William Ross Ashby

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The following article is from The Great Soviet Encyclopedia (1979). It might be outdated or ideologically biased.

Ashby, William Ross


Born Apr. 6, 1904, in London. British psychiatrist and specialist in cybernetics.

Ashby graduated from Cambridge University and from 1930 worked as a psychiatrist. He was director of the Burden Neurological Institute in Bristol in 1959–60. Beginning in 1960 he was professor of cybernetics and psychiatry at the University of Illinois (Urbana, USA). His principal works deal with the brain, with the principles of self-organization, and with adaptive processes. He invented the homeostat in 1948.


In Russian translation:
“Skhema usilitelia myslitel’nykh sposobnostei.” In the collection Avtomaty. Moscow, 1956.
Vvedenie v kibernetiku. Moscow, 1959.
Konstruktsiia mozga: Proiskhozhdenie adaptivnogo povedeniia. Moscow, 1964.
“Kibernetika segodnia i ee budushchii vklad v tekhnicheskie nauki.” In M. Taube, Vychislitel’nye mashiny i zdravyi smysl. Moscow, 1964.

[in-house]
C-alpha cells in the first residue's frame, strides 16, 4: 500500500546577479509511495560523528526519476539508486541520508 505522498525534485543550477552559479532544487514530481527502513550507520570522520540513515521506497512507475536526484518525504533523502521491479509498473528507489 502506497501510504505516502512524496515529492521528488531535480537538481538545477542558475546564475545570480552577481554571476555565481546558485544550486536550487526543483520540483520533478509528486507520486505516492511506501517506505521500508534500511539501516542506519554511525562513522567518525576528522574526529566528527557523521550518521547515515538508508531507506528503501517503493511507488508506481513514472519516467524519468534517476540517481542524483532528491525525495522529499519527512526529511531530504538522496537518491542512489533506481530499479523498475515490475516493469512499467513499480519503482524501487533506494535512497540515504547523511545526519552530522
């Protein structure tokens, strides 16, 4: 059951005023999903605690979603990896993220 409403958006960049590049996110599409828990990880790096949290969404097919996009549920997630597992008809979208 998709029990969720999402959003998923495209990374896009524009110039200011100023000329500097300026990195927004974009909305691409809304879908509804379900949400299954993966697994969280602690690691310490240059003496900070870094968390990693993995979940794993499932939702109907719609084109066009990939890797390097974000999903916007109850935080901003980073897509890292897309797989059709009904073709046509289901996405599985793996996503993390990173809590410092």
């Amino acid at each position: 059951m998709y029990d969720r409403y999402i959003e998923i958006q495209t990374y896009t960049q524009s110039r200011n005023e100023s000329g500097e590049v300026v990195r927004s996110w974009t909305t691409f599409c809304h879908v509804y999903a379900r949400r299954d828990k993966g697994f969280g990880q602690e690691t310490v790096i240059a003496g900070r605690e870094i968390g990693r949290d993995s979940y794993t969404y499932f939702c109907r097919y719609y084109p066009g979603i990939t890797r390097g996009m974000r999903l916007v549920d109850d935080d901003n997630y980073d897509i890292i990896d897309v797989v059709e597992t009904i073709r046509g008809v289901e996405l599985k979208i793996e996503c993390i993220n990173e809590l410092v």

“Printsipy samoorganizatsii.” In the collection Printsipy samoorganizatsii. Moscow, 1966.
The Great Soviet Encyclopedia, 3rd Edition (1970-1979). © 2010 The Gale Group, Inc. All rights reserved.
References in periodicals archive ?
Psychiatrist and roboticist William Ross Ashby, in his 1952 book, Design for a Brain, wrote that cybernetics "takes as its subject-matter the domain of 'all possible machines,' and is only secondarily interested if informed that some of them have been made, either by Man or by Nature.
In 1969, Willats drew abstract renderings of William Ross Ashby's self-regulating Homeostat system, replete with connective arrows, which would influence his formal language from that point forward.
William Ross Ashby (1903-1972) was a British pioneer in the fields of Cybernetics and Systems Theory.